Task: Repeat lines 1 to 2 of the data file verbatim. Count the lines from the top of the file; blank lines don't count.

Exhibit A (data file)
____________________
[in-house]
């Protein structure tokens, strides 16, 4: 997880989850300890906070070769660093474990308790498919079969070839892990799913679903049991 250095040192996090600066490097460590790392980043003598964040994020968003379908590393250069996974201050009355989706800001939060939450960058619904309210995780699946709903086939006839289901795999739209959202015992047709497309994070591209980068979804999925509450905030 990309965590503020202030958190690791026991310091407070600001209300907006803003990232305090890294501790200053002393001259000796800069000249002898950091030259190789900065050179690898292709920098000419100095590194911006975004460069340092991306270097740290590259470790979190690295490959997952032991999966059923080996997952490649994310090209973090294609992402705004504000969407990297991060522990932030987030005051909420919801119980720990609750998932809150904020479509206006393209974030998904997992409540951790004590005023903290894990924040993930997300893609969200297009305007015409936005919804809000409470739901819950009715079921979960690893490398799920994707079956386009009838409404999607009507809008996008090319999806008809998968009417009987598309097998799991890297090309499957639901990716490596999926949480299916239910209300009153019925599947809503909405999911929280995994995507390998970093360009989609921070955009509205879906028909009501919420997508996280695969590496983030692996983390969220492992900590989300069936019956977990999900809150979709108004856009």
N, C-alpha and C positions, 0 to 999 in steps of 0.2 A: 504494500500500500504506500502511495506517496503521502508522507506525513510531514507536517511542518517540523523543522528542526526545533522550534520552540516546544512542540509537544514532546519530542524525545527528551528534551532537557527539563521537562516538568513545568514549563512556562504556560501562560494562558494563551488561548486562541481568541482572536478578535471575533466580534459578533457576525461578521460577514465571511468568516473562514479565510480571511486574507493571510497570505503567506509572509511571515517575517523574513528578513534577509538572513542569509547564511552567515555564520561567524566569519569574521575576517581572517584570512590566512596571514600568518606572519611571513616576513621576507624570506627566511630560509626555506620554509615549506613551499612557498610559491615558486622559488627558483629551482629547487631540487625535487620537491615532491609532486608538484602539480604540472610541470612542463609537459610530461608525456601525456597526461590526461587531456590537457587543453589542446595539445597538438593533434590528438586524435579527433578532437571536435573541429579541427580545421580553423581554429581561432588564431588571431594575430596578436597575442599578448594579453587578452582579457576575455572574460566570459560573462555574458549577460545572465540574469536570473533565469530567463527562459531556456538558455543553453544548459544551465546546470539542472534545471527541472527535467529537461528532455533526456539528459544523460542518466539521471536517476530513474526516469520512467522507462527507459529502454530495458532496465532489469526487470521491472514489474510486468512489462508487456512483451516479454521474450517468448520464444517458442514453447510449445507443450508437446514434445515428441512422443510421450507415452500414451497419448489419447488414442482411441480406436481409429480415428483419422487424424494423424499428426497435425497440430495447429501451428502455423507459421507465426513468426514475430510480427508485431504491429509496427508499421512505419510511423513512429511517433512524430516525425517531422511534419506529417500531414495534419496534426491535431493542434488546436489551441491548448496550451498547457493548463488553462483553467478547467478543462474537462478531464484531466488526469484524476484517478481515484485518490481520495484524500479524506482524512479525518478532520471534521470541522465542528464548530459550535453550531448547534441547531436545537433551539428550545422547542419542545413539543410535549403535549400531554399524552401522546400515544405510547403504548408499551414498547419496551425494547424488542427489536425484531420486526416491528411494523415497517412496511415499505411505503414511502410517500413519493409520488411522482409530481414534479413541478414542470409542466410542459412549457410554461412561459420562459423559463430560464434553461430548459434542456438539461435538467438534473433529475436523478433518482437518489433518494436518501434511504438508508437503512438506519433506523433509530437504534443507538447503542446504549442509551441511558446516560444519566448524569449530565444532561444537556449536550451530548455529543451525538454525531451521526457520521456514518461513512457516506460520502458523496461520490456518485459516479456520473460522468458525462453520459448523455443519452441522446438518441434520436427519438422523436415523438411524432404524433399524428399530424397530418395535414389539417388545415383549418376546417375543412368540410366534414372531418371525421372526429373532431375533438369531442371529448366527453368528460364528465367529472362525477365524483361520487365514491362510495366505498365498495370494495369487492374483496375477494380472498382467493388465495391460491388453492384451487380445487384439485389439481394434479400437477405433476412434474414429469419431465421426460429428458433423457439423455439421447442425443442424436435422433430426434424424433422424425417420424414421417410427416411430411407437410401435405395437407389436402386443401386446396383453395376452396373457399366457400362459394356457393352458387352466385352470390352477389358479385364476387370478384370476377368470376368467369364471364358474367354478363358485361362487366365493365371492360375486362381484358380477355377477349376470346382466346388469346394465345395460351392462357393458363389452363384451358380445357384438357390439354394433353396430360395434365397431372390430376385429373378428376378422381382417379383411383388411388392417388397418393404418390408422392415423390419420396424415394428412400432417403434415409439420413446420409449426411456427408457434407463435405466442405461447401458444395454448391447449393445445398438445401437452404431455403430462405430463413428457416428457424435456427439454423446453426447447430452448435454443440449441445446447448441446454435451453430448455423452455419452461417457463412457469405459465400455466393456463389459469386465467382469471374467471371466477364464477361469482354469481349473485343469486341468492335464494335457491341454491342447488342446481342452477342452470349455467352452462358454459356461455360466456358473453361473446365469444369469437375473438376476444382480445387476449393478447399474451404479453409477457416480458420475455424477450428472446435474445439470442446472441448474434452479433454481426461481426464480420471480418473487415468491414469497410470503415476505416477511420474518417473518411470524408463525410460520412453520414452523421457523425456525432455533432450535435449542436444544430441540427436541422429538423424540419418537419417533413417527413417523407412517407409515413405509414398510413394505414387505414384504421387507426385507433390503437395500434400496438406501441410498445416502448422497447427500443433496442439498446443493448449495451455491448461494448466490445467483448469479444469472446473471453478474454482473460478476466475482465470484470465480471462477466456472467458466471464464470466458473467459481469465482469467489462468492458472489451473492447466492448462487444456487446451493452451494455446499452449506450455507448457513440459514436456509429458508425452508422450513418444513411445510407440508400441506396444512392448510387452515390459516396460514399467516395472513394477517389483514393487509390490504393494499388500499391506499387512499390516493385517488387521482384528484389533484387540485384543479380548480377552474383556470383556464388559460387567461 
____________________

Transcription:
[in-house]
């Protein structure tokens, strides 16, 4: 997880989850300890906070070769660093474990308790498919079969070839892990799913679903049991 250095040192996090600066490097460590790392980043003598964040994020968003379908590393250069996974201050009355989706800001939060939450960058619904309210995780699946709903086939006839289901795999739209959202015992047709497309994070591209980068979804999925509450905030 990309965590503020202030958190690791026991310091407070600001209300907006803003990232305090890294501790200053002393001259000796800069000249002898950091030259190789900065050179690898292709920098000419100095590194911006975004460069340092991306270097740290590259470790979190690295490959997952032991999966059923080996997952490649994310090209973090294609992402705004504000969407990297991060522990932030987030005051909420919801119980720990609750998932809150904020479509206006393209974030998904997992409540951790004590005023903290894990924040993930997300893609969200297009305007015409936005919804809000409470739901819950009715079921979960690893490398799920994707079956386009009838409404999607009507809008996008090319999806008809998968009417009987598309097998799991890297090309499957639901990716490596999926949480299916239910209300009153019925599947809503909405999911929280995994995507390998970093360009989609921070955009509205879906028909009501919420997508996280695969590496983030692996983390969220492992900590989300069936019956977990999900809150979709108004856009």